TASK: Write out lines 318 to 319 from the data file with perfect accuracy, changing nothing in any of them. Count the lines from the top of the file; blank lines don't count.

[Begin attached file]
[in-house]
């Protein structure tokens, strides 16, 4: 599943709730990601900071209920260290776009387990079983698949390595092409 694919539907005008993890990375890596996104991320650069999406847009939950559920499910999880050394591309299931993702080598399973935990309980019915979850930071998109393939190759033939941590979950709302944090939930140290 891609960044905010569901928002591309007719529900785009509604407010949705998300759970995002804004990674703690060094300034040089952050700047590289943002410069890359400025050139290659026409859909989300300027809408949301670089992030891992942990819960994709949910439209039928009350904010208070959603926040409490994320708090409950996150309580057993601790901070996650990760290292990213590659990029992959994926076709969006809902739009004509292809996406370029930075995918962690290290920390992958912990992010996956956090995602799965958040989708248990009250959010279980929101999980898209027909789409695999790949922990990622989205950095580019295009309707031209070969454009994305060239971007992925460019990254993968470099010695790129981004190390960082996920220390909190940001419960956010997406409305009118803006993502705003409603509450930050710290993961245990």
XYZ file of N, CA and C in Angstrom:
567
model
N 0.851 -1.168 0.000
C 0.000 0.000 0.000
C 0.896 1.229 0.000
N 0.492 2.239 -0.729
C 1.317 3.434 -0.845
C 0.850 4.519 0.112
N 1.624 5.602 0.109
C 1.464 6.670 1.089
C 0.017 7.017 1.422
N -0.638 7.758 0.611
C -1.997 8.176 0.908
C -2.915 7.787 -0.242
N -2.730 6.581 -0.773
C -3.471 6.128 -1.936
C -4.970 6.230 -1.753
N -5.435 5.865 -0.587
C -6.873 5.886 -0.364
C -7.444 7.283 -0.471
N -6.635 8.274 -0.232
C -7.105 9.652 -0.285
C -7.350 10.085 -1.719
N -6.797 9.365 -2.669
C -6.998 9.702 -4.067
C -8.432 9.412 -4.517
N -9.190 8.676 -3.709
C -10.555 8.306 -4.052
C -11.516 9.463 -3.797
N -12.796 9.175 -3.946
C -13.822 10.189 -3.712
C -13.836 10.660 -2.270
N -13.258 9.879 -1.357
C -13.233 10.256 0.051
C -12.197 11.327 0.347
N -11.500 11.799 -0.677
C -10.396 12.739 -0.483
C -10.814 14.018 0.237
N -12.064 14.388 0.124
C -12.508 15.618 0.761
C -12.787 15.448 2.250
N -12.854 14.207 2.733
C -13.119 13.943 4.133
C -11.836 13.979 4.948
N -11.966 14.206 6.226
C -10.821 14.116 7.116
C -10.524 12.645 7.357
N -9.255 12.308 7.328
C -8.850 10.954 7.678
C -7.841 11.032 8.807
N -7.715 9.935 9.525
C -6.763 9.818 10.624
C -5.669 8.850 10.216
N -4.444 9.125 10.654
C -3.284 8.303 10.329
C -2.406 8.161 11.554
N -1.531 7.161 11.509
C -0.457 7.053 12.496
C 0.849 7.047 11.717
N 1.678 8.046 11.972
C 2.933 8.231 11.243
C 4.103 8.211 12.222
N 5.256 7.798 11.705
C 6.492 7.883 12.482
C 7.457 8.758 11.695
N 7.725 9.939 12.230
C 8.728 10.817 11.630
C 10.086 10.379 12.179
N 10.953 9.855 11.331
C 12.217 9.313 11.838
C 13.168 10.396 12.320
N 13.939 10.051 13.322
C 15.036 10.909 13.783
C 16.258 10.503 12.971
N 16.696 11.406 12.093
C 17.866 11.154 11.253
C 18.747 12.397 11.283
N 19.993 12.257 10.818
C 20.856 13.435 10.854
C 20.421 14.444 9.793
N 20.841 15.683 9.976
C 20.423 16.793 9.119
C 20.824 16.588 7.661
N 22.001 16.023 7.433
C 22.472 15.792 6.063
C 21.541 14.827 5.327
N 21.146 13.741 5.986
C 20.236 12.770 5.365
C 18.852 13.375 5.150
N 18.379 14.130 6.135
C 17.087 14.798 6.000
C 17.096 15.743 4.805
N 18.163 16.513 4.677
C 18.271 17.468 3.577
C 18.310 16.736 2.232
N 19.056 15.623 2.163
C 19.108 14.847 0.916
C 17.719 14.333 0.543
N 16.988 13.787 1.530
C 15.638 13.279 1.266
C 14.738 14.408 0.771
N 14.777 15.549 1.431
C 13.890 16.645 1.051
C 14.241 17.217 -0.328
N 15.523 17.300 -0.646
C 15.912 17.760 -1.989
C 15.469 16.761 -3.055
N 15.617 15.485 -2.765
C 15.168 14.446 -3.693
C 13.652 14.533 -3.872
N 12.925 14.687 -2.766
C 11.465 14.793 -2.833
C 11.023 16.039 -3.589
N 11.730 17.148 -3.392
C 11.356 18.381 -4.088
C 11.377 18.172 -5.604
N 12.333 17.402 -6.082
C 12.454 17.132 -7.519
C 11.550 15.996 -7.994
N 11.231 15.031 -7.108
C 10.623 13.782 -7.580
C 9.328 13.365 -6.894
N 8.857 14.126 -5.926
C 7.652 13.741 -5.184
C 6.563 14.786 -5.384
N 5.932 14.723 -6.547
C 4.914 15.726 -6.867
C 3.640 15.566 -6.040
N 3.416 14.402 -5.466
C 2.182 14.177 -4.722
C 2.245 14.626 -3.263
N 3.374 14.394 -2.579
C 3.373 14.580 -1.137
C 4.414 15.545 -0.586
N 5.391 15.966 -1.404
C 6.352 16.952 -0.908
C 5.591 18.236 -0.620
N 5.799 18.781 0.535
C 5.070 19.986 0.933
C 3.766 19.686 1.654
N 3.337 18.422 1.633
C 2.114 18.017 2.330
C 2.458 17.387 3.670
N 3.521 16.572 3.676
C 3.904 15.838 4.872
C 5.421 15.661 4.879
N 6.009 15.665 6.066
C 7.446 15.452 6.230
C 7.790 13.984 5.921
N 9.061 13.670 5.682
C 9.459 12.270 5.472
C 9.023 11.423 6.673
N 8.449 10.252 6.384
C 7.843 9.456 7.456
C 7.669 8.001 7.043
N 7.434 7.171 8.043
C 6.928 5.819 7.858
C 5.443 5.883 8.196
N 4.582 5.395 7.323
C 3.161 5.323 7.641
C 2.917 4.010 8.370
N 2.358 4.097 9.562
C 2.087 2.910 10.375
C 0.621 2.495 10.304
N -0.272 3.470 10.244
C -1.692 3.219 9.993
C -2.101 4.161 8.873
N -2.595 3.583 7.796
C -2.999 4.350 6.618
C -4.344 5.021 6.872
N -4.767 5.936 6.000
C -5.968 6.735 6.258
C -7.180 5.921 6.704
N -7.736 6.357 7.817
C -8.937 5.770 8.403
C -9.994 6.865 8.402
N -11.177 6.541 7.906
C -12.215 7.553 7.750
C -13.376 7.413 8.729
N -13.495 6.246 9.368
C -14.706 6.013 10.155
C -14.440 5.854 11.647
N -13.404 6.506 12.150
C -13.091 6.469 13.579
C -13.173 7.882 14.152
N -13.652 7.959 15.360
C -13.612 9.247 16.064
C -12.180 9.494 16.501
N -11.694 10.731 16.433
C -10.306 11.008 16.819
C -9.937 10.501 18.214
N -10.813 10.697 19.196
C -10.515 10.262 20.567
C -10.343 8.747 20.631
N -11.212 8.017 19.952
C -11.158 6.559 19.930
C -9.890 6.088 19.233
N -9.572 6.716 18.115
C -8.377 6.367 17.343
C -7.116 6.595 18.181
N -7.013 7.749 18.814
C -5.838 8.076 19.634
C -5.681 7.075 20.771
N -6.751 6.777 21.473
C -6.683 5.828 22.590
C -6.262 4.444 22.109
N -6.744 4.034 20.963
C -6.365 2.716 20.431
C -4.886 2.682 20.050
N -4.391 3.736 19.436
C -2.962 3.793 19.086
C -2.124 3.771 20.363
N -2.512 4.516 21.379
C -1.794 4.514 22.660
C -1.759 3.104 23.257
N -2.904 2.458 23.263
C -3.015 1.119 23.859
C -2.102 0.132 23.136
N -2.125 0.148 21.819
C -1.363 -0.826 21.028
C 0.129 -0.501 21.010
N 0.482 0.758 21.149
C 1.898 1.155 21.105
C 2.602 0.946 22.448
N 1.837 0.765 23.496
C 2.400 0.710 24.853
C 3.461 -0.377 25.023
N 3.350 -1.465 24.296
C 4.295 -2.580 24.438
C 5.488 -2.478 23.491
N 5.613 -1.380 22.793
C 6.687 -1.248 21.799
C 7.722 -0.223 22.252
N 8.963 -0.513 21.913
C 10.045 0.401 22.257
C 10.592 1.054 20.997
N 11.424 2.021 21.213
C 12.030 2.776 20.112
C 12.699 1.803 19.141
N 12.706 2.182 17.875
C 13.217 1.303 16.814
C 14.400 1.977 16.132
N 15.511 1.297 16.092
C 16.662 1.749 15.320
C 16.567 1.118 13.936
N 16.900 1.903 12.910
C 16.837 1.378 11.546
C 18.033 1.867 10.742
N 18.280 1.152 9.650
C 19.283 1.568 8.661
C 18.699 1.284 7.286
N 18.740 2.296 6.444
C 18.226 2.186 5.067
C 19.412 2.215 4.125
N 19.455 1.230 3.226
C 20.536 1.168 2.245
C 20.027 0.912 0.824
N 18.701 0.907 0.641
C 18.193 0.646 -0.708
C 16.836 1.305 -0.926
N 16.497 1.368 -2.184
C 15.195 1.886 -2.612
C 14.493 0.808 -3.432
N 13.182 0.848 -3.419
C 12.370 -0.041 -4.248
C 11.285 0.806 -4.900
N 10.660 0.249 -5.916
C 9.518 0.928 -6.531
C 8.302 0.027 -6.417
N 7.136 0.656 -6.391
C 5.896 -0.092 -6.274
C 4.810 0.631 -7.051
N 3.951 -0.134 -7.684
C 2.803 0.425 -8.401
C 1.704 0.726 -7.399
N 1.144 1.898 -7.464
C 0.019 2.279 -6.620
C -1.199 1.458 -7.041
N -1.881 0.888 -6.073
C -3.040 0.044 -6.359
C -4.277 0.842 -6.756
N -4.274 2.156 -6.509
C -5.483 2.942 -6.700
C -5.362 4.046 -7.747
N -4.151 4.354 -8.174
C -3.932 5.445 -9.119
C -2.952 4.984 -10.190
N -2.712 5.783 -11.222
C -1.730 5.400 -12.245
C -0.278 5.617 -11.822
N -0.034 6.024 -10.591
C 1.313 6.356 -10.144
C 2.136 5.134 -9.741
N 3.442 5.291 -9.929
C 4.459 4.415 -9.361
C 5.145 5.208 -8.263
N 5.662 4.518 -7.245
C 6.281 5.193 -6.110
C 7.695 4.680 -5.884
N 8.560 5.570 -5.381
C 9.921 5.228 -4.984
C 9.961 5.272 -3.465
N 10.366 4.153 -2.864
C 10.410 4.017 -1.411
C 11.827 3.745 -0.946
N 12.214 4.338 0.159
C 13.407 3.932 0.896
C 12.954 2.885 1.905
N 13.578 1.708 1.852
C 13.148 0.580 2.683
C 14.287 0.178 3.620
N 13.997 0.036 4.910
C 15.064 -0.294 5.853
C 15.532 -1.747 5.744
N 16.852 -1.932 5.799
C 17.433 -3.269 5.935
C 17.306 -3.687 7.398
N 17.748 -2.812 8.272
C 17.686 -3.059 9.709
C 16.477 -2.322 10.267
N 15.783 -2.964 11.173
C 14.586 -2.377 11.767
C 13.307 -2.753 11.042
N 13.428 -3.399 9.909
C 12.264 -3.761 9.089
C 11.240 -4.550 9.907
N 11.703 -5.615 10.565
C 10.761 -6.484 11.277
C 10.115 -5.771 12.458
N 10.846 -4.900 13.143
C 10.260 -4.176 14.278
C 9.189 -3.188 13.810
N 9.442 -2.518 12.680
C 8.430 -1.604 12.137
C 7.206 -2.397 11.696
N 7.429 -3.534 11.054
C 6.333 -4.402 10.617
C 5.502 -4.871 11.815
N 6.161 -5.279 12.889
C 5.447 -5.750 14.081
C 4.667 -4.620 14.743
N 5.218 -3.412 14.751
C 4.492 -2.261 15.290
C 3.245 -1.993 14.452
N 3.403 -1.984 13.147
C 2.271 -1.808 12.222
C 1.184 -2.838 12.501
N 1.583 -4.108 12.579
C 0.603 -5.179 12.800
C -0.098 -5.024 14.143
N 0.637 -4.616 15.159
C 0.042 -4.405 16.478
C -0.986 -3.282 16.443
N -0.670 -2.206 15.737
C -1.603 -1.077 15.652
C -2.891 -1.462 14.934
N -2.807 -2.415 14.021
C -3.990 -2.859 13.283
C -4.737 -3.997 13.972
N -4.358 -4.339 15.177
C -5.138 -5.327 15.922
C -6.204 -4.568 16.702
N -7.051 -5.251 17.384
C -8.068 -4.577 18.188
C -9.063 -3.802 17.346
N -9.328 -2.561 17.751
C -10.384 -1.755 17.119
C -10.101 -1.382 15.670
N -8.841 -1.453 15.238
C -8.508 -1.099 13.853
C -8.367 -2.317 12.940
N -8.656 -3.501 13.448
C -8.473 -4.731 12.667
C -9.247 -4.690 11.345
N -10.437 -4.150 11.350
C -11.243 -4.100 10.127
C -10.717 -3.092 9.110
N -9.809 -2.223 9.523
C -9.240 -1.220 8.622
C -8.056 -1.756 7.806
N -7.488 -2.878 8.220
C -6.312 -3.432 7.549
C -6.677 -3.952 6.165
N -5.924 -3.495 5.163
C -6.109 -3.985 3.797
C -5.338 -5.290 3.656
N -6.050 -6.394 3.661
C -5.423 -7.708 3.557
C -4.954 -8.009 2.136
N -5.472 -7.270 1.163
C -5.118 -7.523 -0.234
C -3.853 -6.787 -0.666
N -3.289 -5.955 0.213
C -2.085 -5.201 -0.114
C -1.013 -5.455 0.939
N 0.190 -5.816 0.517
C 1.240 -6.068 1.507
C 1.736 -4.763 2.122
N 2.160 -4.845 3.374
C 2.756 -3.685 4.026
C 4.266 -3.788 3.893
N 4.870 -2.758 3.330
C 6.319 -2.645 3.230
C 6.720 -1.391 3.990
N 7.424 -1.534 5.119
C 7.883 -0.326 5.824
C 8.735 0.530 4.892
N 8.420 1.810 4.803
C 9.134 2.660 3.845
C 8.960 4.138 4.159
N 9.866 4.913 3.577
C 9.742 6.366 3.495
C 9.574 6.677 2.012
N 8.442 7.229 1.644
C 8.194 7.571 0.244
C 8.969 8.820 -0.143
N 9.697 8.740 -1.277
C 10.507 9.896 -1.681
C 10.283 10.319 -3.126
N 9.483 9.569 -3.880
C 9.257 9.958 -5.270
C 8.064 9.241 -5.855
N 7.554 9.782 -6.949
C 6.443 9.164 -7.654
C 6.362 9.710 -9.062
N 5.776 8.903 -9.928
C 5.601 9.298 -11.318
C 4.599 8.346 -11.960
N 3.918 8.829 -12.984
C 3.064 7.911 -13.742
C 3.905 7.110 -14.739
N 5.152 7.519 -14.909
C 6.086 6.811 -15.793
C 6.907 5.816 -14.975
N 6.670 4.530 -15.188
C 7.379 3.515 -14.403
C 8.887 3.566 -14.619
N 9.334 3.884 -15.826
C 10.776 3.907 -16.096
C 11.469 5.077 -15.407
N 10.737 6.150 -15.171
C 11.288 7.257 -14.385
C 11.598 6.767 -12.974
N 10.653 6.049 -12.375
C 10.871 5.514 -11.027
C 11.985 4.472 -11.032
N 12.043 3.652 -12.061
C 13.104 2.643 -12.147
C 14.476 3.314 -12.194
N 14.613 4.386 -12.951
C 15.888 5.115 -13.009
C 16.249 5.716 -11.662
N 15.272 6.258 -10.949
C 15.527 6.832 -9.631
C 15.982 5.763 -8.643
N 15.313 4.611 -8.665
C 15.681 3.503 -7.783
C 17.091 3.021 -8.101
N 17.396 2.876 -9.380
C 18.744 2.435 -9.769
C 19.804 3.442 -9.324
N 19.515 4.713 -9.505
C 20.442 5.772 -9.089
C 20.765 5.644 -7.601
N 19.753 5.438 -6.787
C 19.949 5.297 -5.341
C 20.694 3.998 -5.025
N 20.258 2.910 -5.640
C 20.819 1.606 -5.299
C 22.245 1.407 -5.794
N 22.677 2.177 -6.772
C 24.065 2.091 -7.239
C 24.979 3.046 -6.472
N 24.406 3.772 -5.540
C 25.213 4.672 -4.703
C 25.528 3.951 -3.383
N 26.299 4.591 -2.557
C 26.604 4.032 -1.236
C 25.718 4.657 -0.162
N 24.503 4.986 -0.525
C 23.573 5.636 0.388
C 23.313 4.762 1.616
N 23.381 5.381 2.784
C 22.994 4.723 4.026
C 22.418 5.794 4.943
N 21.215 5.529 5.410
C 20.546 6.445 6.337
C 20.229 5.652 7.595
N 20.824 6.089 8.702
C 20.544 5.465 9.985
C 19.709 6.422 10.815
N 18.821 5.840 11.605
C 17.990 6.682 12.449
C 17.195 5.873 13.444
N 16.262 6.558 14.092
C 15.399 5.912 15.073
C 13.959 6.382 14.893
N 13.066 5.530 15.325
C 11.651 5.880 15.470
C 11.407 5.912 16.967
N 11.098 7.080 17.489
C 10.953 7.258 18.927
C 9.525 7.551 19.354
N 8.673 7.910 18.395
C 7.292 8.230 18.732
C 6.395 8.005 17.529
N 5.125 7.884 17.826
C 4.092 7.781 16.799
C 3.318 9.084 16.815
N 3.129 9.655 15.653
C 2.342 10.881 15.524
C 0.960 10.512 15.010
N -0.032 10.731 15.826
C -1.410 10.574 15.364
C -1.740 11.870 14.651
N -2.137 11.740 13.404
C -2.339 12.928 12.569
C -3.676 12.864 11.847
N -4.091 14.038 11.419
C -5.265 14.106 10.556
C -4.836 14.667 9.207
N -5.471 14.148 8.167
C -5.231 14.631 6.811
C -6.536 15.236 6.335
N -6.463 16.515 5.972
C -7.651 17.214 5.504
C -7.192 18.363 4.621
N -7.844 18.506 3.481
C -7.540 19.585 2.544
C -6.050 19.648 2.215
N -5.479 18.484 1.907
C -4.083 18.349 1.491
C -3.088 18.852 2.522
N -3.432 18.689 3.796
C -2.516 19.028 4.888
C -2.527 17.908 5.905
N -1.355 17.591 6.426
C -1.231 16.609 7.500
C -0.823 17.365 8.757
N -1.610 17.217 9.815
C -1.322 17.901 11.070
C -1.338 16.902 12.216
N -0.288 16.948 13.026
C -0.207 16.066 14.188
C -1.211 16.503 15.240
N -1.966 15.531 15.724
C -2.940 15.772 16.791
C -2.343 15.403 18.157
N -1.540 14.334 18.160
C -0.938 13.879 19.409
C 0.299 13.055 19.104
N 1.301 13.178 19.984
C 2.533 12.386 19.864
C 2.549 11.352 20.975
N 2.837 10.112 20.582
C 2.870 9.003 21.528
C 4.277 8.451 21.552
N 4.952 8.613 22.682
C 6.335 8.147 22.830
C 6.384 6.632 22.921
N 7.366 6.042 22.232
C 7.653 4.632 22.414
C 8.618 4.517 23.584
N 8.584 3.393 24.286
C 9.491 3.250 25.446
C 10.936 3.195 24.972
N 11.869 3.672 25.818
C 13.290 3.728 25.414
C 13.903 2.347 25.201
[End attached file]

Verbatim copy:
N 16.852 -1.932 5.799
C 17.433 -3.269 5.935